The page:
We may remark, however, what has hitherto been comparatively slurred, that the Jacobitism of Murray’s family was unquestionable. His father was fully expected to join in the insurrection of 1715, and he was thought to avoid doing so in a way not very creditable to him. An elder brother of William was in the service of ‘the Pretender’ abroad. When Charles Edward, in 1745, came to Perth, he lodged in the house of Lord Stormont, and one of the ladies of the family (sister to the Chief Justice) made his Royal Highness’s bed with her own fair hands. After this, the remark of Lovat at his trial to the Solicitor-General, that his mother had been very kind to the Frasers as they marched through Perth, may well be accepted as a simple reference to a matter of fact.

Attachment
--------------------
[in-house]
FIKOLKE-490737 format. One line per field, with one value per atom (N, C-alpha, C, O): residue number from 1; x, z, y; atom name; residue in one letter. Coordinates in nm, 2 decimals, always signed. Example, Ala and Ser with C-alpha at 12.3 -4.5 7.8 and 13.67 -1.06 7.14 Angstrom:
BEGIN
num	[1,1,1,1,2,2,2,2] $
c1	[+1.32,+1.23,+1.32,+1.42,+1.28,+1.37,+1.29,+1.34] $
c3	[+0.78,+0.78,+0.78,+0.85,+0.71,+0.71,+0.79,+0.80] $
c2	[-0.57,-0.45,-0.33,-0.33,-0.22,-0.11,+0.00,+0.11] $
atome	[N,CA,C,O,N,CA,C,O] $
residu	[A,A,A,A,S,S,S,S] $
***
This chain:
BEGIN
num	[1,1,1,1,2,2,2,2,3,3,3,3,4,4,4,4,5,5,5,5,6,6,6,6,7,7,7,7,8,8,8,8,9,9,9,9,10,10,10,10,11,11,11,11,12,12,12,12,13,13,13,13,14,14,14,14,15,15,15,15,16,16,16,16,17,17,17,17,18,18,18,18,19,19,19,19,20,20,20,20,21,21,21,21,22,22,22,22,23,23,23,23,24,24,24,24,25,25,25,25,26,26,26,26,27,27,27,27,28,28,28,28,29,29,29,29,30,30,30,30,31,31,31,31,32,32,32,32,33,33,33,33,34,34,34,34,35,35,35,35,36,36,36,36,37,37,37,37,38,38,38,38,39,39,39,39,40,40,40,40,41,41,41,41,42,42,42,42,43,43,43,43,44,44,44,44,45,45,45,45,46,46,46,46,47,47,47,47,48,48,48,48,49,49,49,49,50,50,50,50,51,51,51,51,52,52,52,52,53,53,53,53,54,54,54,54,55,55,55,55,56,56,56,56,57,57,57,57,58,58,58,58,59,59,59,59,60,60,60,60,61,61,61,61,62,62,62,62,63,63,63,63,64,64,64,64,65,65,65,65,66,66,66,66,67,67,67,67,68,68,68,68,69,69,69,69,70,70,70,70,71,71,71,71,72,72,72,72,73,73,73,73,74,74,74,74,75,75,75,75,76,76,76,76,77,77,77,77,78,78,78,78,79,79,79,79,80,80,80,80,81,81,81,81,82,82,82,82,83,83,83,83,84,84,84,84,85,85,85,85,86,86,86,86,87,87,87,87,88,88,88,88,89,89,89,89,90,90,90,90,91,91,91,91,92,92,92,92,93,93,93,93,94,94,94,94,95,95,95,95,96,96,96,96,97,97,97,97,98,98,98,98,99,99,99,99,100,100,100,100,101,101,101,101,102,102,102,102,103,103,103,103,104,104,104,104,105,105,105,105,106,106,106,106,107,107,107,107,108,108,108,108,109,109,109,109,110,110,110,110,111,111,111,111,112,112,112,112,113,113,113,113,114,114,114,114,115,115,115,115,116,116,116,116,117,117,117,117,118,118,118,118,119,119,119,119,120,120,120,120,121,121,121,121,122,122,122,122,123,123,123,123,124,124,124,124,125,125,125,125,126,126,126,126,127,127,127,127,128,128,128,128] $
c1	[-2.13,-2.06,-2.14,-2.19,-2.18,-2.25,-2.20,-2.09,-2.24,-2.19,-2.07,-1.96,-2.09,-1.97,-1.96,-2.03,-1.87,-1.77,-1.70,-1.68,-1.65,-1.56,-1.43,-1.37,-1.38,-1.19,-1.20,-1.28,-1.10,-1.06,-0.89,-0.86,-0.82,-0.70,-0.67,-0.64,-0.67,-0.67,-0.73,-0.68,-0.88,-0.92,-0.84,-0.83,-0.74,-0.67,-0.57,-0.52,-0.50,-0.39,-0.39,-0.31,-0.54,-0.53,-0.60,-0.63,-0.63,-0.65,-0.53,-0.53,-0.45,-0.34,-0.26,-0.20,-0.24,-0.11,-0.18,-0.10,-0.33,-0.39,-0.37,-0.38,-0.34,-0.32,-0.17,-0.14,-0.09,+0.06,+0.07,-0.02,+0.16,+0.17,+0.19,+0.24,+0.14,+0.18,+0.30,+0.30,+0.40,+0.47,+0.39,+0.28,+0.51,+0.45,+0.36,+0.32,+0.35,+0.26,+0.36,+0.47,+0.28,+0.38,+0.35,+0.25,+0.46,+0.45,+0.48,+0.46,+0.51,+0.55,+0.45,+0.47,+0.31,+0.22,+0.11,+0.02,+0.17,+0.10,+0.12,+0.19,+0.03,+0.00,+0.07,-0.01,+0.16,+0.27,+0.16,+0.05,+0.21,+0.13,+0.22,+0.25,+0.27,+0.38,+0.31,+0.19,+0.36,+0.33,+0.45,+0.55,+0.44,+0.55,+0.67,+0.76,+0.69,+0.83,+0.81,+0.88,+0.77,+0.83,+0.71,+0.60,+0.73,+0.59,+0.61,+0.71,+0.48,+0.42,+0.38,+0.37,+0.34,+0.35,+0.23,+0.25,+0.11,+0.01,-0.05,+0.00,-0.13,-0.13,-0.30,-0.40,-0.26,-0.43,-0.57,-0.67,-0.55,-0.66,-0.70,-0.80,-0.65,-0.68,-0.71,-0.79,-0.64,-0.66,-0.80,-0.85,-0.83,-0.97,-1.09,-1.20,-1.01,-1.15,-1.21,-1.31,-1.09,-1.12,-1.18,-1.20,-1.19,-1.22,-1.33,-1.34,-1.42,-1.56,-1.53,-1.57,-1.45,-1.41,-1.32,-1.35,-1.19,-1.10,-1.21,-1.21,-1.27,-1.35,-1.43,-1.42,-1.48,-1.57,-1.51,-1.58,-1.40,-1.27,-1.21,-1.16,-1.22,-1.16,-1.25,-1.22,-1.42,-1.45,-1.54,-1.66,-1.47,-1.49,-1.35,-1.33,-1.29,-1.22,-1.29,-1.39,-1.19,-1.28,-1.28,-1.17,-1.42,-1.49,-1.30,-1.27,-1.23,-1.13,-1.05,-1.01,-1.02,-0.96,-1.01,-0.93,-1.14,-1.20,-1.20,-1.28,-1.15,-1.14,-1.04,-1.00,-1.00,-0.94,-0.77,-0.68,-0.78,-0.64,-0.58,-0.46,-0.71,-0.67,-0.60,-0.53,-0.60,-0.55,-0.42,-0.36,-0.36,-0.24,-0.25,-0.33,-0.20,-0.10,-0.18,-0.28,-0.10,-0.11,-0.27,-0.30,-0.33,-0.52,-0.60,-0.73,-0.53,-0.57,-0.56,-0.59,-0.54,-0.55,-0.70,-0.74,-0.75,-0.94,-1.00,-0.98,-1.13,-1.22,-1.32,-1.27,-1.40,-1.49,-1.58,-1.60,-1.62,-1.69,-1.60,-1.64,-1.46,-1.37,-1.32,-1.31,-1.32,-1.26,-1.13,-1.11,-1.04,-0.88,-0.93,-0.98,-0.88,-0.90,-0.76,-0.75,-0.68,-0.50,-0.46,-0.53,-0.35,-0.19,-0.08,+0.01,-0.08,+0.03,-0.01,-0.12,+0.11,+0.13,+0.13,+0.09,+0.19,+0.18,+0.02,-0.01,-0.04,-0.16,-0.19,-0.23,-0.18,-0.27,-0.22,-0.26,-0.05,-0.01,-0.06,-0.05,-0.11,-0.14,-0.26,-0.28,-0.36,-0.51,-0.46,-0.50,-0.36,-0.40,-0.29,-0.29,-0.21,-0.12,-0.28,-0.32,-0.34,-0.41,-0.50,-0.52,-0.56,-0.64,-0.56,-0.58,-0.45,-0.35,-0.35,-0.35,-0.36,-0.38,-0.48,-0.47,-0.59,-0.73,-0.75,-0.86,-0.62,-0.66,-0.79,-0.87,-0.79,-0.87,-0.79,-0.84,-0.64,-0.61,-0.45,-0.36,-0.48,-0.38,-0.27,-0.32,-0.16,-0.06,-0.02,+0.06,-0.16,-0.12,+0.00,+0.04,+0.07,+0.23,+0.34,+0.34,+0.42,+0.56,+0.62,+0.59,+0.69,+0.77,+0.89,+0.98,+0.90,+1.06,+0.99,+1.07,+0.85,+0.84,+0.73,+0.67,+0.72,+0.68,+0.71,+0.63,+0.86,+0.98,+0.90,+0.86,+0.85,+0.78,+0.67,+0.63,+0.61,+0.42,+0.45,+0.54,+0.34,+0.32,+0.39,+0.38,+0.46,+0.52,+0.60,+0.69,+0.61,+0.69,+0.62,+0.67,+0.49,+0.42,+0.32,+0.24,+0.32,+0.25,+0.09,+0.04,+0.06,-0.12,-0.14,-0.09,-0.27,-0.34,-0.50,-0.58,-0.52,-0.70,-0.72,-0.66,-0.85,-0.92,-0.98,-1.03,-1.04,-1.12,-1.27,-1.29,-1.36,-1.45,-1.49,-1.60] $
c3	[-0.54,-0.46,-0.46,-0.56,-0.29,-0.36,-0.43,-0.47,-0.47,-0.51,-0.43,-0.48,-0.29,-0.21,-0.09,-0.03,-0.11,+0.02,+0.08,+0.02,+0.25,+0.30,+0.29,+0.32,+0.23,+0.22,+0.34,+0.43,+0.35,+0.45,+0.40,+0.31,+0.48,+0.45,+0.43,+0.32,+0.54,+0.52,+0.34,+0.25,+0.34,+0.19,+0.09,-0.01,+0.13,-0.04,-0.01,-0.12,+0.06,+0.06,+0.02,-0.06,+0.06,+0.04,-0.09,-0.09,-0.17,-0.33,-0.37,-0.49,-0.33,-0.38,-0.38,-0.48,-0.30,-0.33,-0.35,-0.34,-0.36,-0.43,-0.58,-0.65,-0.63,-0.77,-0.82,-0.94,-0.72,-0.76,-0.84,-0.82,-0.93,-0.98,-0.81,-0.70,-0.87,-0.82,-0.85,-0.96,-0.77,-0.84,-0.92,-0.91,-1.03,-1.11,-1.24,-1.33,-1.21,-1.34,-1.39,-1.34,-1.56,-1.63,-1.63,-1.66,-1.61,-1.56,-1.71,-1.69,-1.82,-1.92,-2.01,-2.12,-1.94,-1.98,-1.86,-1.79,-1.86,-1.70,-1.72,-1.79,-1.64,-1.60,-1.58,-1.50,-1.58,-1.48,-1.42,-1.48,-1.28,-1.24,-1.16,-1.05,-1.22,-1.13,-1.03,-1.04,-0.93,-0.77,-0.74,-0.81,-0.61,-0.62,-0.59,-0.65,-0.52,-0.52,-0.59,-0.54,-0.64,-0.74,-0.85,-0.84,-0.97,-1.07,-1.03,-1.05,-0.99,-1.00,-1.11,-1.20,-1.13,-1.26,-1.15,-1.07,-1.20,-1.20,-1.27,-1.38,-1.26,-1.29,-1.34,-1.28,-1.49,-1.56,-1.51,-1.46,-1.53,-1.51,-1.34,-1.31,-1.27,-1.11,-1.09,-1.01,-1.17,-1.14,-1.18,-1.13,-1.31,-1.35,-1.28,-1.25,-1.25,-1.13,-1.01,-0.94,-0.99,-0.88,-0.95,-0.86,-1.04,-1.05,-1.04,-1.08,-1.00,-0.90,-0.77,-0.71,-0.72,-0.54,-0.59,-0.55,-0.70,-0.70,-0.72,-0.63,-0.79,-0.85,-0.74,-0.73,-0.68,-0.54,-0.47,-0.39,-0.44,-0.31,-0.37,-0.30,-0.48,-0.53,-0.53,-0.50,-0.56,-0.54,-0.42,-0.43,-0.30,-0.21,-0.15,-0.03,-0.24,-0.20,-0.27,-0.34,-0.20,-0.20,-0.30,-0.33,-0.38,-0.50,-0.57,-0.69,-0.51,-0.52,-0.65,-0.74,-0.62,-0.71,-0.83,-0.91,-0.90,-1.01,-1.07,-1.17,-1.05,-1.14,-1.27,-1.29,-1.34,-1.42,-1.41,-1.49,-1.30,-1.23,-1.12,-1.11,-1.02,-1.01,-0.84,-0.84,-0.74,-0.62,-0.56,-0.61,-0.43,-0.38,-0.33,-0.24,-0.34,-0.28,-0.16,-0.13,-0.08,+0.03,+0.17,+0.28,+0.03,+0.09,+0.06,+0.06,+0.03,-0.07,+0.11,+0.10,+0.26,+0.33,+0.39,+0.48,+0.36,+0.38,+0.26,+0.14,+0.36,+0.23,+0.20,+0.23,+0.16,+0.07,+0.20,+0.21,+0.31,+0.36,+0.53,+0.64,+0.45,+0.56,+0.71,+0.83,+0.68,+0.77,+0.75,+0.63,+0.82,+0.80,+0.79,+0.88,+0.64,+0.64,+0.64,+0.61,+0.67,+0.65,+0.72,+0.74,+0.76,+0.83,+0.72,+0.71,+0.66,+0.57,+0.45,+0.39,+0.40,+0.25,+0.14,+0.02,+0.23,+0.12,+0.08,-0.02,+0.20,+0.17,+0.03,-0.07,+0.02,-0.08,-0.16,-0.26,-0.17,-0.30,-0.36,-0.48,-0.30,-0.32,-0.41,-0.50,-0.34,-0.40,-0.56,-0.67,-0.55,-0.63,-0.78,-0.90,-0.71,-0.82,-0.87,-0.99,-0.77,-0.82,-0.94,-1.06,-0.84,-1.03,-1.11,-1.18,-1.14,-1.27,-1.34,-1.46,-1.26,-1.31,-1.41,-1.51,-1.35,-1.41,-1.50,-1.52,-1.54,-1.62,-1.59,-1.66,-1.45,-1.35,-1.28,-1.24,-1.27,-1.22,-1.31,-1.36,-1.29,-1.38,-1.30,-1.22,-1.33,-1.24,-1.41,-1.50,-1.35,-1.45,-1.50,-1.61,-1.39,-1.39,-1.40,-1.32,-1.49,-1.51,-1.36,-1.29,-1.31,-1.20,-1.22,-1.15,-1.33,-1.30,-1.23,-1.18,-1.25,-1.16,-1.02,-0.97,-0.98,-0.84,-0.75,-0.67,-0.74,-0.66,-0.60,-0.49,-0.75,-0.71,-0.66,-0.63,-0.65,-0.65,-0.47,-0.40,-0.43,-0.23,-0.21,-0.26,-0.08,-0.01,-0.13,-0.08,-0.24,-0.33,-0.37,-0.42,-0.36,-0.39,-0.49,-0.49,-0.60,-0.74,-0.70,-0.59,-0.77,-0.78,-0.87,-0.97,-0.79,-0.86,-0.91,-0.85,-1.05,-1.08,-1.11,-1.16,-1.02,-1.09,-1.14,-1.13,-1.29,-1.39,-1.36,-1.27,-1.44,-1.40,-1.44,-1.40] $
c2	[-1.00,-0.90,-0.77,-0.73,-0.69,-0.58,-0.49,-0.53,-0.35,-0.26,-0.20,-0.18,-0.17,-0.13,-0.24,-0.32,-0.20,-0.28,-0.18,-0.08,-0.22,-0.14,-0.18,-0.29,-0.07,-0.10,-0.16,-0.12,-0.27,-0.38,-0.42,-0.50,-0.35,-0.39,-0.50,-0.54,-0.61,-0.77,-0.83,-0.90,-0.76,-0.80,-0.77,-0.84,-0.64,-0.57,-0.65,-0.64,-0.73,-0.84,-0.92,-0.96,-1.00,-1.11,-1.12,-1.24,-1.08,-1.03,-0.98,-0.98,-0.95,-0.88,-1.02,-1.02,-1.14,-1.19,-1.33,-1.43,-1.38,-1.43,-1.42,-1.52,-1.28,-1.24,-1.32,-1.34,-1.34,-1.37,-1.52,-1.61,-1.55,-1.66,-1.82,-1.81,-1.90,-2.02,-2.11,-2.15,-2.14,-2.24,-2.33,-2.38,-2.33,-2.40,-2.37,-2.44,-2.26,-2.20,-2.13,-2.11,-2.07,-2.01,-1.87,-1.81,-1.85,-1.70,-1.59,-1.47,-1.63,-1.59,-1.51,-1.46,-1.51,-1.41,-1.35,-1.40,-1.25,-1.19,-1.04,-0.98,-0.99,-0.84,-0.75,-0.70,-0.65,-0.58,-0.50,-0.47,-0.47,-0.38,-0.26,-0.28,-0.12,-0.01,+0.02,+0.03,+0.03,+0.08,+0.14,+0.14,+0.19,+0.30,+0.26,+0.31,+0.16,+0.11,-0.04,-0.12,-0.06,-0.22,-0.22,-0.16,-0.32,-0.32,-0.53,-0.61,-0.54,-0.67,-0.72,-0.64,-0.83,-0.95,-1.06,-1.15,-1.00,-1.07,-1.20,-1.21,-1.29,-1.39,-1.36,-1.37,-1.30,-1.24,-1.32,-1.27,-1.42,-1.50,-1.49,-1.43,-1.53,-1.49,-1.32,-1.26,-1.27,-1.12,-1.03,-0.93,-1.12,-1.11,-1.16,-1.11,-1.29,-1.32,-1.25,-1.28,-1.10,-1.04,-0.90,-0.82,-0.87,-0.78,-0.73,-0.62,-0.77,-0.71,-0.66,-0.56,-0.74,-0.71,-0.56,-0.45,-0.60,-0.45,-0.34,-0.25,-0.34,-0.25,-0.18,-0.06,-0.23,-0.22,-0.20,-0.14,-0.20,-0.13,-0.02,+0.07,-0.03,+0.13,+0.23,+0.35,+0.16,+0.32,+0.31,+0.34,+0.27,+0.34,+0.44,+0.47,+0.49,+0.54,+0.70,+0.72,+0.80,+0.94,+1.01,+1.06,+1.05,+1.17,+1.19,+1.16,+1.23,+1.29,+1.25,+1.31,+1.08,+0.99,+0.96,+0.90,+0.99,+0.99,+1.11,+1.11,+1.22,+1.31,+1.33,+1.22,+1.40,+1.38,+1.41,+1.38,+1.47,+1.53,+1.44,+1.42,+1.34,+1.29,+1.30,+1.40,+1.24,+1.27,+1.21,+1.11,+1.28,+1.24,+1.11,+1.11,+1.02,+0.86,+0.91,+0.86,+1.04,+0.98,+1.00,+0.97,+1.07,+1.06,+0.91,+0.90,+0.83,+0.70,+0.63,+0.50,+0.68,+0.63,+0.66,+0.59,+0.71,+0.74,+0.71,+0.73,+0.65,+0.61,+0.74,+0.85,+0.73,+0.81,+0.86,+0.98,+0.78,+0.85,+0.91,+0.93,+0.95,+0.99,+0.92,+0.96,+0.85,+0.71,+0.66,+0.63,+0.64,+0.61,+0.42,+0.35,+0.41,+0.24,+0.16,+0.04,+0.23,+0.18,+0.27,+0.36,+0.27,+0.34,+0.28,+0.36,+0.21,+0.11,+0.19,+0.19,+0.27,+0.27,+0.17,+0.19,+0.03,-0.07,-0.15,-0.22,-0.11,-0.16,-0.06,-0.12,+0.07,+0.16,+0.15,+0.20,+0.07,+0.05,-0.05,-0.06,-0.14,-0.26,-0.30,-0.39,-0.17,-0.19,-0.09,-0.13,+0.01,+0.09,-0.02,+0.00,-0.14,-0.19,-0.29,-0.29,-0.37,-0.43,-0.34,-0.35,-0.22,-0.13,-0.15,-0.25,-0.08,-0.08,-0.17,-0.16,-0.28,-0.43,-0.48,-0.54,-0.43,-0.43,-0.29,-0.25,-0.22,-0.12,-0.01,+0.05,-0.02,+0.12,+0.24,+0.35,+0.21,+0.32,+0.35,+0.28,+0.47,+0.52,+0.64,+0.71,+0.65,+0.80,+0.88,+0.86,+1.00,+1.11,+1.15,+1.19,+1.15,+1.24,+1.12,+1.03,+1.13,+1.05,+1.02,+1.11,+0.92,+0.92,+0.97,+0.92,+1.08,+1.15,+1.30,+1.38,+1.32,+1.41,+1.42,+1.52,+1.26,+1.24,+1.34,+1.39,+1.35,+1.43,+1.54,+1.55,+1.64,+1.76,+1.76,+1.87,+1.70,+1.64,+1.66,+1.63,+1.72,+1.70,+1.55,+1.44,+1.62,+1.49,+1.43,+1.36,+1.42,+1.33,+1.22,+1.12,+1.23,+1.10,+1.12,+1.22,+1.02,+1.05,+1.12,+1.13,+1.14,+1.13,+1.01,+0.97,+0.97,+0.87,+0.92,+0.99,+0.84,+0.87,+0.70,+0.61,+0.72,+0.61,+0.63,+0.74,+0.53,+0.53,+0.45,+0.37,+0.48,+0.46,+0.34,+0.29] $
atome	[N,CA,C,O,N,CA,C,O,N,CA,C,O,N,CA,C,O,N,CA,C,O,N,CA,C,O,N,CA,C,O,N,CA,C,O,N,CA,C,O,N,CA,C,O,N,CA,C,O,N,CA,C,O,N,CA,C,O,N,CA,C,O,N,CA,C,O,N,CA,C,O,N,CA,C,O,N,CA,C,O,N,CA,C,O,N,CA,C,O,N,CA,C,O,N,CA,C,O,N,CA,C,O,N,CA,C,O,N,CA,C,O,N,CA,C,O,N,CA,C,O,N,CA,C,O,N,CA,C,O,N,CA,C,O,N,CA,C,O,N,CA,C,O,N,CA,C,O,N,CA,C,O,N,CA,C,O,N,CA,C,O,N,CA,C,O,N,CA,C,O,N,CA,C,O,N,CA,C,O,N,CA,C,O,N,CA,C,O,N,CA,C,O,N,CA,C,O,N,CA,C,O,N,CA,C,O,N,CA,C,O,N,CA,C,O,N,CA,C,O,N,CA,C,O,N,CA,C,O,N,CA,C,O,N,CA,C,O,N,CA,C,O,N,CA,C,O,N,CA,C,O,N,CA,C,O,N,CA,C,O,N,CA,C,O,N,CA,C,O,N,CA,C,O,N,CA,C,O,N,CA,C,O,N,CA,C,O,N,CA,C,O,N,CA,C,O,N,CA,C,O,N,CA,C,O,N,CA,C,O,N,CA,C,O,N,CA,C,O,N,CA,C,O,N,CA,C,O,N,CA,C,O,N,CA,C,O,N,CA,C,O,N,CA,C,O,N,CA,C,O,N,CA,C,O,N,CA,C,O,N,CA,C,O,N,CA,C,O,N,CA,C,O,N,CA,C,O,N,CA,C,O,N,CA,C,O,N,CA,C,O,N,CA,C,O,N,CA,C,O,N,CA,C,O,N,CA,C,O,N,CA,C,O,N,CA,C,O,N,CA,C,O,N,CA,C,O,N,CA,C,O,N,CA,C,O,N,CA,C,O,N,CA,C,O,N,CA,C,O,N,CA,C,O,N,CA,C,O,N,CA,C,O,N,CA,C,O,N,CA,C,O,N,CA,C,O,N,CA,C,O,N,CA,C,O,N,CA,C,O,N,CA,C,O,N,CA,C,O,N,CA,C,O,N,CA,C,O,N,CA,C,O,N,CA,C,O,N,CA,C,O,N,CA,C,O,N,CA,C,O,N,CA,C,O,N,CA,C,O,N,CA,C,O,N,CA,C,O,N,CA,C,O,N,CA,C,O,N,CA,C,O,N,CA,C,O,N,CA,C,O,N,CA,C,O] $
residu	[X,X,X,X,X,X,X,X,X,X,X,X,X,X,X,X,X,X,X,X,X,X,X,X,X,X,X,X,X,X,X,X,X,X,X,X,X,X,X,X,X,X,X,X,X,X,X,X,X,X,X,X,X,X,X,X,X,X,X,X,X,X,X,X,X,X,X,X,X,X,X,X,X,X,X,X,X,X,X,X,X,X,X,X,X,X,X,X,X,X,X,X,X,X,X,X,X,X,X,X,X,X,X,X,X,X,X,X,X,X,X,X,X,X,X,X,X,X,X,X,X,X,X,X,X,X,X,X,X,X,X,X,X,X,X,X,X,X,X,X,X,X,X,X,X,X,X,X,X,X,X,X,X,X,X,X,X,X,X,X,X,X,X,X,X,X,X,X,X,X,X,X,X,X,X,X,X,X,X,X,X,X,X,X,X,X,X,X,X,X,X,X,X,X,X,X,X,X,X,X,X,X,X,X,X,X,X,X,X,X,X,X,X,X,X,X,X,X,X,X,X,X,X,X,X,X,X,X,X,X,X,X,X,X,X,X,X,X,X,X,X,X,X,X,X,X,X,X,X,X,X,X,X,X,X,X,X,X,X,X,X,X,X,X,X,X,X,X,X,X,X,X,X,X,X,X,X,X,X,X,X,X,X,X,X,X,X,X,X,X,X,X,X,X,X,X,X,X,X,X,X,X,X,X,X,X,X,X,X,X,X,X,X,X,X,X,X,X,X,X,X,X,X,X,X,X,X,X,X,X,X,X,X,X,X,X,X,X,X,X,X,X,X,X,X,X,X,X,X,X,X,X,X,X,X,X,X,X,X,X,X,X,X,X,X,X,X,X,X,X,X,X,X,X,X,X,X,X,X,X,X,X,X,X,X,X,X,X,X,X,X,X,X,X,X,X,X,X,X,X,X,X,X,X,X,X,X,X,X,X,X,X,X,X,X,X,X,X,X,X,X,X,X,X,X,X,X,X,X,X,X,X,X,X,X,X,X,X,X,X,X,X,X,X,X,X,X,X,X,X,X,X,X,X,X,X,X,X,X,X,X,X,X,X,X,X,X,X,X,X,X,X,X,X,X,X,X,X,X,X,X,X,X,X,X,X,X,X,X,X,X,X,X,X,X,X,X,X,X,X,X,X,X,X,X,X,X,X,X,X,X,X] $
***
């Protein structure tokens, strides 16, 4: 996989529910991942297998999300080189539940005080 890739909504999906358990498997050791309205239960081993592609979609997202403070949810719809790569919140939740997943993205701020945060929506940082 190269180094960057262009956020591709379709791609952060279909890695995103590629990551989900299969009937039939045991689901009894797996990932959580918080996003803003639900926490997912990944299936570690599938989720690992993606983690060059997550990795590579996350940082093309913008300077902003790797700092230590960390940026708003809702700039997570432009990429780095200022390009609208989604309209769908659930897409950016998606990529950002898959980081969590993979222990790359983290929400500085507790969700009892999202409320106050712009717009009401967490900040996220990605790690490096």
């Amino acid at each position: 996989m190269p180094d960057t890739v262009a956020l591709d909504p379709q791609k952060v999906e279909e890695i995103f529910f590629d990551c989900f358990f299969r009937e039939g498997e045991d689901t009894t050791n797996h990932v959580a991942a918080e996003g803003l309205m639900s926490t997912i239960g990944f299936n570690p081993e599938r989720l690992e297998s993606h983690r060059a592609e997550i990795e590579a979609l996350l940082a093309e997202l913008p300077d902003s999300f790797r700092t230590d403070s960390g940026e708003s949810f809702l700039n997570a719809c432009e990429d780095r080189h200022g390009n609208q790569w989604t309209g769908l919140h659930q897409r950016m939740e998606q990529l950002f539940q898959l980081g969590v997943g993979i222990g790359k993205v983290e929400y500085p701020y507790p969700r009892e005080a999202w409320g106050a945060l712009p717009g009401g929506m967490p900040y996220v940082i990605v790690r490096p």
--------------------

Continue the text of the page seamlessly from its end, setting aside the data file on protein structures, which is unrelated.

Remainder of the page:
The most important point in the life of the Lord Chief Justice, all things considered, is his transplantation to England. His natural destiny was, as Lord Campbell remarks, to have lived the life of an idle younger brother, fishing in the Tay, and hunting deer in Atholl. How comes it that he found a footing in the south? On this subject, Murray himself must have studied to preserve an obscurity. It was given out that he had been brought to London at three years of age, and hence the remark of Johnson to Boswell, that much might be made of a Scotsman ‘if caught young.’ To Lord Campbell belongs the credit of ascertaining that young Murray in reality received his juvenile education at the Grammar-school of Perth, and did not move to England till the age of fourteen, by which time he had shown great capacity, being, for one thing, able to converse in Latin. The Jacobite elder brother was the means of bringing ‘Willie’ southward. As a Scotch member during the Harley and Bolingbroke administration, he had gained the friendship of Atterbury, then Dean of Westminster. In the Stuart service himself, and anxious to bring Willie into the same career, he recommended that he should be removed to Westminster school, and brought up under the eye of the dean; professing to believe that he was sure of a scholarship at Christchurch, and of all desirable advancement that his talent fitted him for. Willie was accordingly sent on horseback by a tedious journey to London, in the spring of 1718, and never saw his country or his parents again. In a year he had obtained a king’s scholarship, and it is suspected that the interest of Atterbury was the means of his getting it.